It's Not Always Money
Keith McHenry, president of the Harlem Business Alliance, says money is not always the best response to a small business's needs. “If your business is being mismanaged, if your concept is off—center, if your ability to execute a plan-if you have one—s suspect, then all the money in the world is not going to save a business,” he says. For the Alliance, it’s often more important to help a business lay out a plan if it doesn't have one, help it become more efficient and effective to carry out a plan if it does have one, or expose it to the various tools and techniques for doing business in the 21st century, McHenry says. “The business world has changed since a lot of these folks have come into business. A lot of our small businesses have been around for 20 or 30 years and never had a business plan. There may be some people who had a very good idea but never really had the level of skills to pull this off....They survived because they were the only game in town. Now, there are others playing the game and competition is killing them. The market will decide who survives and who doesn't. At the end of the day, if there is no longer a viable market for your business, then we need to look at gearing you toward something else.”
Eileen Spinner, co-owner of Soup Man restaurant in Harlem, has had many business enterprises over the years. She agrees with McHenry that old business habits are hard to break. "The concept of doing business shouldn't fail. The management has to be savvy on how to do management. A lot of the new businesses are not savvy about managing their business, so they go out of business. They want the business, but they don’t know how to manage it,” she says. Getting the money isn't the problem, she adds. "I have the credit, but start-up restaurants are very risky. Unfortunately, many African-Americans who have worked for so many people for years have never been in charge and don't know how to run a business. I hired a restaurant consultant, paid him big bucks, but my partner would not listen to him. That’s an expensive lesson. Fear blocks their judgment to grow,” Spinner says.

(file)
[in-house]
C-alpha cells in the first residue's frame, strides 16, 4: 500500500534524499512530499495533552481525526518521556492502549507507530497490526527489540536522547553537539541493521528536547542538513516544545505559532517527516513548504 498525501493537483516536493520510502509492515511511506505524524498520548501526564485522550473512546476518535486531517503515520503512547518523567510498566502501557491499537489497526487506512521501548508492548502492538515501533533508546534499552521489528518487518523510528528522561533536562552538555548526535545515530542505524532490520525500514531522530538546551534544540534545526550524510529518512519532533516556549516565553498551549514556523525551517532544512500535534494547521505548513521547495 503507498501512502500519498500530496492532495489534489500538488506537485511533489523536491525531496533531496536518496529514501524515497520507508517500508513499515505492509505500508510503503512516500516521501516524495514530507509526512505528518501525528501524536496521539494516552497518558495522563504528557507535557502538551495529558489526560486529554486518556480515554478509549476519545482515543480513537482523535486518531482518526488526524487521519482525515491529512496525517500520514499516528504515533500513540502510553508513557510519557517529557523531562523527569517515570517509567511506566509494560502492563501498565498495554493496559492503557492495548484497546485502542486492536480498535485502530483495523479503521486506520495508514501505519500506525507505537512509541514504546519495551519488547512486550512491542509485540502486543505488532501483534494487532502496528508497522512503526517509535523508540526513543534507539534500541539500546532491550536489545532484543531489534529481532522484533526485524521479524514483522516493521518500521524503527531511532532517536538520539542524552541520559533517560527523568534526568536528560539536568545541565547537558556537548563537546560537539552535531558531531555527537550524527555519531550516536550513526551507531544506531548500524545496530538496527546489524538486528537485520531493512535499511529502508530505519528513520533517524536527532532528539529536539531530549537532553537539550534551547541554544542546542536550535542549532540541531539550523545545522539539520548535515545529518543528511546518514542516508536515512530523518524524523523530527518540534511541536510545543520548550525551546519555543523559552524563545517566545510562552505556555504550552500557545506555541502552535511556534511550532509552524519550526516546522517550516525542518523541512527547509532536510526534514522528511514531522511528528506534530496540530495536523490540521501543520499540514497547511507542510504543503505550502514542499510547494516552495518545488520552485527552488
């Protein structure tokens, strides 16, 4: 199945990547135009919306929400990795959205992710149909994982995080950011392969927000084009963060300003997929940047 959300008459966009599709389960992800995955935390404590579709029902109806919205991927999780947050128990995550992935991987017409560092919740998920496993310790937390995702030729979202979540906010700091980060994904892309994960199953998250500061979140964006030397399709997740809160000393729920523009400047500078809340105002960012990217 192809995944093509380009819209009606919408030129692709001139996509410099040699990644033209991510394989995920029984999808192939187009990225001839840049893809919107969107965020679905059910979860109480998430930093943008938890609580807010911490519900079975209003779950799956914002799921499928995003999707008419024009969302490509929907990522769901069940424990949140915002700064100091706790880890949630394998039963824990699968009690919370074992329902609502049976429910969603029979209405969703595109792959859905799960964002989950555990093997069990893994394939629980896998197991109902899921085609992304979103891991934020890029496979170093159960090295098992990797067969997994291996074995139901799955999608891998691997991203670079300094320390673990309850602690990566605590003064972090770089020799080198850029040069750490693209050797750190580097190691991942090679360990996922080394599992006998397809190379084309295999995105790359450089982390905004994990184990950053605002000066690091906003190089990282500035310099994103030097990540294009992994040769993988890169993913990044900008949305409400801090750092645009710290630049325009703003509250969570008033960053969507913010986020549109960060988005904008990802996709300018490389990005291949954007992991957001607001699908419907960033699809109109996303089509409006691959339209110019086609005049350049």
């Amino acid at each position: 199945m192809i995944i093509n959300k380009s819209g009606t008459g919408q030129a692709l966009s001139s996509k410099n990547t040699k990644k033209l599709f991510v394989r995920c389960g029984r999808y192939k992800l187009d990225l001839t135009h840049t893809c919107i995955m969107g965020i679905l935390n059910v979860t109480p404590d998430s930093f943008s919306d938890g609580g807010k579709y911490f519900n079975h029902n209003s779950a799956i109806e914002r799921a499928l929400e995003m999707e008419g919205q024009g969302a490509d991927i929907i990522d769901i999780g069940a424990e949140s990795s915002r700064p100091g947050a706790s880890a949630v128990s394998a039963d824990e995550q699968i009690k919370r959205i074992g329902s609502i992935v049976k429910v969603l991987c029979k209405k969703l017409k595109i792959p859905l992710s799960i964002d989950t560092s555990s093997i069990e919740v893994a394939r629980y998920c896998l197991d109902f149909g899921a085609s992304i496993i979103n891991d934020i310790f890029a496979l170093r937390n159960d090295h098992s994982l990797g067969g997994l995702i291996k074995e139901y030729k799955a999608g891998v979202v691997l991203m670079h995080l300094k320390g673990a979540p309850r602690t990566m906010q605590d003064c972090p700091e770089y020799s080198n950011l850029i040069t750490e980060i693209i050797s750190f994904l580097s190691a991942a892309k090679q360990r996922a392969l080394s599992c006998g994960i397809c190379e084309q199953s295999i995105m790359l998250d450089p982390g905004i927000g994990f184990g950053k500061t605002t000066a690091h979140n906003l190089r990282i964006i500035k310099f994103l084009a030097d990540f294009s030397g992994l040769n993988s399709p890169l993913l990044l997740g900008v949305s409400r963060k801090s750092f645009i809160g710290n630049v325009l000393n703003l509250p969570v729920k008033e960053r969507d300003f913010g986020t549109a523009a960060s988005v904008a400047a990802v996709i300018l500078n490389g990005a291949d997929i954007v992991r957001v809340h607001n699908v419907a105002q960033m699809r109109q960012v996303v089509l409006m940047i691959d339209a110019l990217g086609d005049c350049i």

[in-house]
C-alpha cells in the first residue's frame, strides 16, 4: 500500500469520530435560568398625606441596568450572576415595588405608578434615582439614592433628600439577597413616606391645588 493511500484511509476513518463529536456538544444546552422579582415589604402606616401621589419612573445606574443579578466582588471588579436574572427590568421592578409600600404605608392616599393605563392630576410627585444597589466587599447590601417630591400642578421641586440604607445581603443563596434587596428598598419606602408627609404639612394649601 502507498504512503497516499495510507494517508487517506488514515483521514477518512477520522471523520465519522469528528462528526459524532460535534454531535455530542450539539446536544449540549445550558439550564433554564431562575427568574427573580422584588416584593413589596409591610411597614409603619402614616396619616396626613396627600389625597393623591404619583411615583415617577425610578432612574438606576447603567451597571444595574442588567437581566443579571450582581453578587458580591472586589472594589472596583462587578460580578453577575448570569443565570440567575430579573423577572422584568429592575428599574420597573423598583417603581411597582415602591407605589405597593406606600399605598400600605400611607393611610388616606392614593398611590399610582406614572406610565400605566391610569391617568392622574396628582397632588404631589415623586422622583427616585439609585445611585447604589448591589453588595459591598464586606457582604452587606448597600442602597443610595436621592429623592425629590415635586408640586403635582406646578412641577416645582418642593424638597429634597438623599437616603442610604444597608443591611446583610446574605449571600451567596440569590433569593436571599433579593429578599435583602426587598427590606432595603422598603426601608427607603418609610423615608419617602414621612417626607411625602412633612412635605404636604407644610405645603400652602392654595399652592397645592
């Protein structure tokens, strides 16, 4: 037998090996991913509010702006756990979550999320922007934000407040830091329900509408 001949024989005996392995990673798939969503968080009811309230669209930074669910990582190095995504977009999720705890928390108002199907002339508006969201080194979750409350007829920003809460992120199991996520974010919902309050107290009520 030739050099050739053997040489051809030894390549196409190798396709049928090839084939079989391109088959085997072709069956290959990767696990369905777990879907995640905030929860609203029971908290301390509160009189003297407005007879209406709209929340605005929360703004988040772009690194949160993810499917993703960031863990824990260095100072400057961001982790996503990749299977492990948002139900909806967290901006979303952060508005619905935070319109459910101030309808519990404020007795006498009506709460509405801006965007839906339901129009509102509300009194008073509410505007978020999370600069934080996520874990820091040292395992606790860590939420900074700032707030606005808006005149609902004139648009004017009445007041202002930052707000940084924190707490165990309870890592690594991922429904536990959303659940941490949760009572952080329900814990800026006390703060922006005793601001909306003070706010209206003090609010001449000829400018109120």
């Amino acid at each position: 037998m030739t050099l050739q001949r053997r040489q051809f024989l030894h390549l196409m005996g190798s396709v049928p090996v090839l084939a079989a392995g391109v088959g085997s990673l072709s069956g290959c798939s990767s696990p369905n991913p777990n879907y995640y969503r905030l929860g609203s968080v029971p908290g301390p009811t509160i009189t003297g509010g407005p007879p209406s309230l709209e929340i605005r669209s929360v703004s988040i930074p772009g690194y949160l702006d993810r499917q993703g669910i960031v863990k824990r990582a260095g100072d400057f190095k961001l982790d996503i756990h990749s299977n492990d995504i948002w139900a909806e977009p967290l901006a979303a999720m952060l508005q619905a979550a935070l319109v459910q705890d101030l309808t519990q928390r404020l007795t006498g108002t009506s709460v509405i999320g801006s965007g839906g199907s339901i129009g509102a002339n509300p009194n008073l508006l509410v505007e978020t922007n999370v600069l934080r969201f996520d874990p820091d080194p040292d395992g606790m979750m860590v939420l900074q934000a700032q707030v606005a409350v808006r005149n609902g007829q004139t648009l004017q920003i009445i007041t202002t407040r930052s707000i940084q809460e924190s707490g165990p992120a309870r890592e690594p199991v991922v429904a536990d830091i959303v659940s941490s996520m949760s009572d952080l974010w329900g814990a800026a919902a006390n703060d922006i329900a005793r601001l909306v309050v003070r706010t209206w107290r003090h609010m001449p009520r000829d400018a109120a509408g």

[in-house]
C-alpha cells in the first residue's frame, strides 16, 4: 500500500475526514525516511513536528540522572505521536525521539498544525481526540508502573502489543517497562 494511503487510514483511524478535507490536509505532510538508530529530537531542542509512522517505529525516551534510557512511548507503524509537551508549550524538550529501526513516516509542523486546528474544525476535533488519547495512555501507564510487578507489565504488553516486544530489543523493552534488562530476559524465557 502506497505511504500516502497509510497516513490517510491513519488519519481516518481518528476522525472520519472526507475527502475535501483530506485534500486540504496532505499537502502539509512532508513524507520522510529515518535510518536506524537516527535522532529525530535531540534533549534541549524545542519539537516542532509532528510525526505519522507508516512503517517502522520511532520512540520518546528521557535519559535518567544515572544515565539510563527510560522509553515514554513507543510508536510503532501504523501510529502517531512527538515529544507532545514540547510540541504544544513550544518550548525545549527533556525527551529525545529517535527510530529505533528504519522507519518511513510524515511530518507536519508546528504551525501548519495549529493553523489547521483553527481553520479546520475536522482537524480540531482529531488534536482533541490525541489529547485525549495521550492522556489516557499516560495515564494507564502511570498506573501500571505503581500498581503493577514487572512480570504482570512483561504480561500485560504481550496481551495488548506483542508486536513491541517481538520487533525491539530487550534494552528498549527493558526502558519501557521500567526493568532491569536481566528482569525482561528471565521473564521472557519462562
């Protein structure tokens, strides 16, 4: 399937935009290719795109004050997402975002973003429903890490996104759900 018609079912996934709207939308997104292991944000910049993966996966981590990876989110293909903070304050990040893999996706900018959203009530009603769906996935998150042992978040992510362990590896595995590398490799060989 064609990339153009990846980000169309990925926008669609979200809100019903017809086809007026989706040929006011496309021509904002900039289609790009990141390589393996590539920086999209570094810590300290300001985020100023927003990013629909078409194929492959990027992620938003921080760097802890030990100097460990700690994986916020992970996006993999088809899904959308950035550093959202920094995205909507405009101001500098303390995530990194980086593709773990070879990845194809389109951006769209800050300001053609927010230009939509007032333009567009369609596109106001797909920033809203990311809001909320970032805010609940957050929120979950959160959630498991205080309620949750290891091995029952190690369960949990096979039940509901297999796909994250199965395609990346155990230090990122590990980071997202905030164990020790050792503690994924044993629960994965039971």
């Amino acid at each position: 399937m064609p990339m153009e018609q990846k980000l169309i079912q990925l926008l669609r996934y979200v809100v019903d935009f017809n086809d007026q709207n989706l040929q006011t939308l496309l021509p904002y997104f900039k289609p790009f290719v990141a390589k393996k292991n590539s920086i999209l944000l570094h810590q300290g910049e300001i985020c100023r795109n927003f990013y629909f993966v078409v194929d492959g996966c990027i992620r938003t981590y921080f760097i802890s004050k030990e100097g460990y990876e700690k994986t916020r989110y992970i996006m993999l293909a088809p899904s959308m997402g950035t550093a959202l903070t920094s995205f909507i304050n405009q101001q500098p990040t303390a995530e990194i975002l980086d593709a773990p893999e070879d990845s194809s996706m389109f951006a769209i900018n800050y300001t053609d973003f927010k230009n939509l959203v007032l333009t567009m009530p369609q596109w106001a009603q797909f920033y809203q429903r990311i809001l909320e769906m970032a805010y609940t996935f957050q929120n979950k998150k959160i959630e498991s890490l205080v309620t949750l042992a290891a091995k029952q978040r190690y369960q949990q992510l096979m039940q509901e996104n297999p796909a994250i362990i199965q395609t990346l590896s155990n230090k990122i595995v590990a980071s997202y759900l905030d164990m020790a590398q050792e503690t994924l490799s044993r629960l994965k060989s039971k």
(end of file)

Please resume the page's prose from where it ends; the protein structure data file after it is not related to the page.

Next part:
The 'Gift' Mind-set
Changing the mind-set of the small entrepreneur is also a real concern for lenders. A considerable number of minority business owners have been conditioned to expect some type of gift [or grant] to grow their business. According to several nonprofit lenders, part of the culture of small businesses, particularly among American Black start-ups, is to seek monies they don't have to pay back.
Accion, an international nonprofit lender, boasts a 91 percent payback rate among its clients. But a closer look will tell you that the lenders making that claim usually are looking for the equivalent of a client's firstborn as collateral and tend to offer high interest rates. However, among certain cultural groups, among them Latinos who traditionally are accustomed to borrowing from family and private donors, paying back loans at high interest rates is not an obstacle in starting a business. Not paying back the loan could result in triple debt. Free money is difficult to find these days and usually comes in amounts of less than $5,000. In today’s market, that is a drop in the bucket in running a business.
Stevie Wonder once sang, "Every- thing must change...nothing stays the same.” Today’s entrepreneurs must adhere to the solid business advice offered by their financial lender as well as establish a solid working relationship with him or her to meet their great expectations. It’s like love and marriage. You have to work at it to make it succeed.